Hooked on Camping in Algonquin Park
It is funny how time passes in the blink of an eye. I still remember my first few trips to Algonquin Park that got me hooked on camping. In many ways not much has changed, although the popularity of the park has grown and it’s great to see so many people interested in Algonquin.
I have been camping all my life – there are photos of me on my parents back hiking through Algonquin. Not only did I grow up camping, but I am the third generation to become enchanted by the quiet beauty found in the Park. I have introduced friends to backcountry camping, explored new areas of the park, learned what 20k of portaging over a trip feels like and enjoyed the peace of the wilderness. 25-years later, it seems fitting this fall trip will be with my mom – the one who started my passion.
The plan was to deviate from my regular visits to the west side of the park and see how the HWY 60 corridor has changed. I elected to enter at Rock Lake and travel to Clydegale Lake with one particular island site in mind. I also made plans for special side trips along the way.
We started our trip at the Algonquin Outfitters Oxtongue location where the staff helped load the canoe on our car. This was my first time with the featherweight prospector canoe and I was anxious to try it out, but not before a stop in the store for some shopping (because why not?).
We arrived at Rock Lake to find the water flat as glass with the sun peeking out from behind the clouds. Encouraging. We decided to leave exploring for later and powered to the Rock-Pen Lake portage. It was unexpectedly busy for a fall afternoon. I was excited to find that I could lift and portage this canoe with next to no effort. Kudos to Algonquin Outfitters for suggesting it! I happily finished the portage beside people that struggled with heavier canoes.
Pen Lake greeted us with a cloudy afternoon, but the wind was at our backs. We admired the mix of sandy beaches and rocky cliffs that bordered the lake – a beautiful place to camp. Our route took us one more portage to Clydegale Lake where we found it empty. The second portage gave us the true back country experience we hoped for. On a recommendation from Algonquin Outfitters we headed to the island site at the end of the lake – we were not disappointed. A beautiful island greeted us with its own small beach and sunny rocks to watch the sunset. Our day came to a close while clouds receded from the almost full moon – the next day would be lovely!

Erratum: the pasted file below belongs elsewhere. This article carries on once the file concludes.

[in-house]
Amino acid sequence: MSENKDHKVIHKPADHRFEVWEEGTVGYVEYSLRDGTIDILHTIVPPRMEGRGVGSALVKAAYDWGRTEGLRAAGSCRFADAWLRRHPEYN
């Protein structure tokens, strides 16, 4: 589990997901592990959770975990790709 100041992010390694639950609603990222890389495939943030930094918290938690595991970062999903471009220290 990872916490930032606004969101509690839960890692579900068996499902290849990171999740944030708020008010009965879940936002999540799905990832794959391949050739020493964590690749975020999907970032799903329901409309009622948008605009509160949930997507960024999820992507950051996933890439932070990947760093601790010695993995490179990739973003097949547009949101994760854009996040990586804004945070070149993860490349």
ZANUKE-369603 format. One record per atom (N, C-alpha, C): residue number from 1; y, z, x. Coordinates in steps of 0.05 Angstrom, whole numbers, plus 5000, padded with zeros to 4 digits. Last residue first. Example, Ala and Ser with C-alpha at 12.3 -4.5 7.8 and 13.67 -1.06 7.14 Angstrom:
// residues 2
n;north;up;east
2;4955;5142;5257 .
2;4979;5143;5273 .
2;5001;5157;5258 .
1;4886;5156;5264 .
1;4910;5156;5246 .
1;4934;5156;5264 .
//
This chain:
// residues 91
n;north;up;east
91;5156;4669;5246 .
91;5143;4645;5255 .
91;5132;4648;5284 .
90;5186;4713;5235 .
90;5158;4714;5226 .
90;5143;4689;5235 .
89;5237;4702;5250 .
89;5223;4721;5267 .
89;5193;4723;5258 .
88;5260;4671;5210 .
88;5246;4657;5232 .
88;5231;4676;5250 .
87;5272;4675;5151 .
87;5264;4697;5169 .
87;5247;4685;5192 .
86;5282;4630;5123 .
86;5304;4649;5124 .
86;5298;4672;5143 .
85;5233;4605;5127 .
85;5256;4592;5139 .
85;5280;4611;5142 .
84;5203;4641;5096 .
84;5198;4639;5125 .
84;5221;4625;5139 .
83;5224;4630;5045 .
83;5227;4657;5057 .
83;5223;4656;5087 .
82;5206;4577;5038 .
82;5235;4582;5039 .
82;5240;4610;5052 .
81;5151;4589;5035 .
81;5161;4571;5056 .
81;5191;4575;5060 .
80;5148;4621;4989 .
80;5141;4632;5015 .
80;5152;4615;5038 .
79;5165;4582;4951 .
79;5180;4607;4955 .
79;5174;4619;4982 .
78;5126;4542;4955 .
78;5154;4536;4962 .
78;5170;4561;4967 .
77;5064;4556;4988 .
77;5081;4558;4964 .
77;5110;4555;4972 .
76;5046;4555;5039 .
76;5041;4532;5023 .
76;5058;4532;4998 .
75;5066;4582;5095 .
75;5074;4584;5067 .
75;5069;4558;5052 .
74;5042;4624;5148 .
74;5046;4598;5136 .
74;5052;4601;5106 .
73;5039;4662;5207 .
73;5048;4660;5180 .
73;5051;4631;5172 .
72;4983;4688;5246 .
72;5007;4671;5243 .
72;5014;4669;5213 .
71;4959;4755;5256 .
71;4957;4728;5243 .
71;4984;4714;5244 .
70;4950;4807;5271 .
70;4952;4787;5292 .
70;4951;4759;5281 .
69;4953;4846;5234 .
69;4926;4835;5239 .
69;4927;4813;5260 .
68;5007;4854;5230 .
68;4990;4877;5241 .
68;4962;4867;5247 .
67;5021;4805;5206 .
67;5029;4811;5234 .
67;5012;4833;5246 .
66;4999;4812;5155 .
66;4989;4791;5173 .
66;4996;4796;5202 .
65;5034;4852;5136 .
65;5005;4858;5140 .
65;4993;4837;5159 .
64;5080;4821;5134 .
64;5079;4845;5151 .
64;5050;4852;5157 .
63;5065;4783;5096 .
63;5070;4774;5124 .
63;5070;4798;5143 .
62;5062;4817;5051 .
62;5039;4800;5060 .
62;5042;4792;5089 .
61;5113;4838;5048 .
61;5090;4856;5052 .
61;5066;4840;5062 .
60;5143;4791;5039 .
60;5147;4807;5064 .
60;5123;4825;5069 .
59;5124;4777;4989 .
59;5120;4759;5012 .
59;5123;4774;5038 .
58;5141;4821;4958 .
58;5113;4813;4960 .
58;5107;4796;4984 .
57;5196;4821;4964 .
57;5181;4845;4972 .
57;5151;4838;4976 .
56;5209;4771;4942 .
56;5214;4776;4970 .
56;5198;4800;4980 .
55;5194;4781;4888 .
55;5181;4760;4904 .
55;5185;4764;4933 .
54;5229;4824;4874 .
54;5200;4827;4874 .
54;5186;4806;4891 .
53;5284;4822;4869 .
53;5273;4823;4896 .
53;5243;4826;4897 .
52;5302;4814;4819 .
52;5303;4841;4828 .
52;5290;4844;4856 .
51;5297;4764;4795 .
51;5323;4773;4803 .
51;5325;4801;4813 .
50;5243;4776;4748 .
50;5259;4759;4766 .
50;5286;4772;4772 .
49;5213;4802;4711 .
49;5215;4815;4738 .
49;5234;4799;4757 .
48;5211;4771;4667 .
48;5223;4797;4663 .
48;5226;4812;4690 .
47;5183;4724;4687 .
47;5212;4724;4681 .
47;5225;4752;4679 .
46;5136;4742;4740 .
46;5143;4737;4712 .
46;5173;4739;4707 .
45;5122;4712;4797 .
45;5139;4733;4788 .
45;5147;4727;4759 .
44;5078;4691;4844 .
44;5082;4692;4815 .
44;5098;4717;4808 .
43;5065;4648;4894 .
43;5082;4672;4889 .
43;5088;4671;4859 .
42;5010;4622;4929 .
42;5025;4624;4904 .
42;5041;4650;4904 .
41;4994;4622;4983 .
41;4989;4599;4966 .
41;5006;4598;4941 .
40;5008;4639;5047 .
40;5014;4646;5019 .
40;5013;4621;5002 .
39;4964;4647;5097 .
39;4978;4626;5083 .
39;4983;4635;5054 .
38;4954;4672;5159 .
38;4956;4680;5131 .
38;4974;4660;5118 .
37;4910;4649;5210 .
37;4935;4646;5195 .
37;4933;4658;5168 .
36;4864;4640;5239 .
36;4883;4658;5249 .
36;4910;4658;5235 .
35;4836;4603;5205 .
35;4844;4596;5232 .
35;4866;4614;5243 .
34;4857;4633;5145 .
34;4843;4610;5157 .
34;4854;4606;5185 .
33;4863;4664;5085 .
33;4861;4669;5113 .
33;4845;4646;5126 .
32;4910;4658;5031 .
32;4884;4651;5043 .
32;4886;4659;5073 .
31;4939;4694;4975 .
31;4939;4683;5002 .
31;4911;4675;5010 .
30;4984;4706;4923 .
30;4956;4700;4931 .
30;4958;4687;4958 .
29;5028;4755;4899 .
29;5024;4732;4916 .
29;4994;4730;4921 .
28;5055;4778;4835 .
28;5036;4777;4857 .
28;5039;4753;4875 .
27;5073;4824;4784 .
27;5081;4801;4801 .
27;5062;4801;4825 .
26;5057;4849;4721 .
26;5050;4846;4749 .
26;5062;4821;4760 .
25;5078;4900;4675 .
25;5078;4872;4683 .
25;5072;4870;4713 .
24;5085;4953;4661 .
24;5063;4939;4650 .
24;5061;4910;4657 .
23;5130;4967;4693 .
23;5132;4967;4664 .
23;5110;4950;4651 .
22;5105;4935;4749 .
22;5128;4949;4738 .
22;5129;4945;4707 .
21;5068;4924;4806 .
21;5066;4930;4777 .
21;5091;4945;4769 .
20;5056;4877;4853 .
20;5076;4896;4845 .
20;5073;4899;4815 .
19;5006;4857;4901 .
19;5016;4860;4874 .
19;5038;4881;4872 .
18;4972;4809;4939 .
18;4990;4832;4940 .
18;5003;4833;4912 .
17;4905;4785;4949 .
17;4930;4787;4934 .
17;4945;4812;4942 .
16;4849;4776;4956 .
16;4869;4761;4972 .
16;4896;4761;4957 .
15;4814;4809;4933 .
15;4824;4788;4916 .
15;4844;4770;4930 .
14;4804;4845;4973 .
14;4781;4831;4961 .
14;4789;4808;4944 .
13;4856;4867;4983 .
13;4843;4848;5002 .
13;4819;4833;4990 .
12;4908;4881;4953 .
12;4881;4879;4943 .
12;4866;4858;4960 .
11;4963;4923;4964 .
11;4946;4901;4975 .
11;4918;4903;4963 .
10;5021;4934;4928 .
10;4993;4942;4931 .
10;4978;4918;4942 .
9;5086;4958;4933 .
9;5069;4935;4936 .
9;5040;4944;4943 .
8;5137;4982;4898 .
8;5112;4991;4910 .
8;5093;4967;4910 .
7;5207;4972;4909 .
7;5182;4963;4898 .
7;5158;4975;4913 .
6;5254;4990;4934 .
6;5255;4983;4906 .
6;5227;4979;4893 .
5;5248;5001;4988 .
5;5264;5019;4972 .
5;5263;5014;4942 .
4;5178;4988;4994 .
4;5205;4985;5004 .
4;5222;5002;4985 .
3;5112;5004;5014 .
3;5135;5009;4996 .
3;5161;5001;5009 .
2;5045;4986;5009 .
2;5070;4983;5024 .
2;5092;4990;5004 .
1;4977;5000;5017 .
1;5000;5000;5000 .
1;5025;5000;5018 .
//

A trait in my family seems to be an inability to relax, so day two involved exploring the Madawaska River out of Clydegale Lake. There is something magical about spending an afternoon meandering down a river deep inside the park. The river posed some challenges, but we were not deterred. We carefully lifted the canoe over five beaver dams and walked the canoe through a shallow area. Lunch time was slipping by, so we enjoyed a meal from the comfort of the canoe, as we bobbed beside a rather large beaver dam. The sun was hot above, as the wind funneled down the river – a perfect afternoon in the park.
Our last day started early, as the fog burned off the lake. Halfway across Clydegale Lake we were greeted by a family of Otters. I have not often seen Otters in the park, so we paused for photos and to watch them play.
We planned to explore the falls between Rock and Pen Lake. The sound of rushing water greeted us at the portage. After moving our gear, we followed a sign pointing to the falls, and emerged to rushing water and vibrant leaves in the brilliant sunshine. The falls are a magnificent example of the power of nature and its beauty. I leisurely walked the falls, while imagining this as a beautiful swimming and picnic spot for a summer afternoon. Eventually we left the portage for Rock Lake.
The next destination was the Aboriginal Pictographs listed on Jeff’s Map. We started at one end of the cliff face and traveled the shoreline. The light canoe handled beautifully while we hugged the cliff wall. Eventually we stumbled across the Pictographs. The magnitude of the rock face above was equally as impressive. Passing from the middle of the lake does this area no justice and I am glad we took the time to see it up close. We hung in the water pondering the people who sat in our place hundreds of years before crafting the pictures. What an unique and easily accessible spot to visit.
Another trip has come and gone, but I am reminded to appreciate everything Algonquin has to offer. There is always a new adventure waiting to be discovered.
Algonquin Park Camping Photo Gallery
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Useful Algonquin Park Camping Links
- How to lift and portage a canoe video
- Algonquin Outfitters canoe rentals
- Algonquin Park maps
- Algonquin Park Website
Adventure blogger, equestrian, skydiver
I am a blogger that can be found horseback riding, camping or skydiving in my spare time. A communications person by trade, I love the written word and also enjoy taking photos.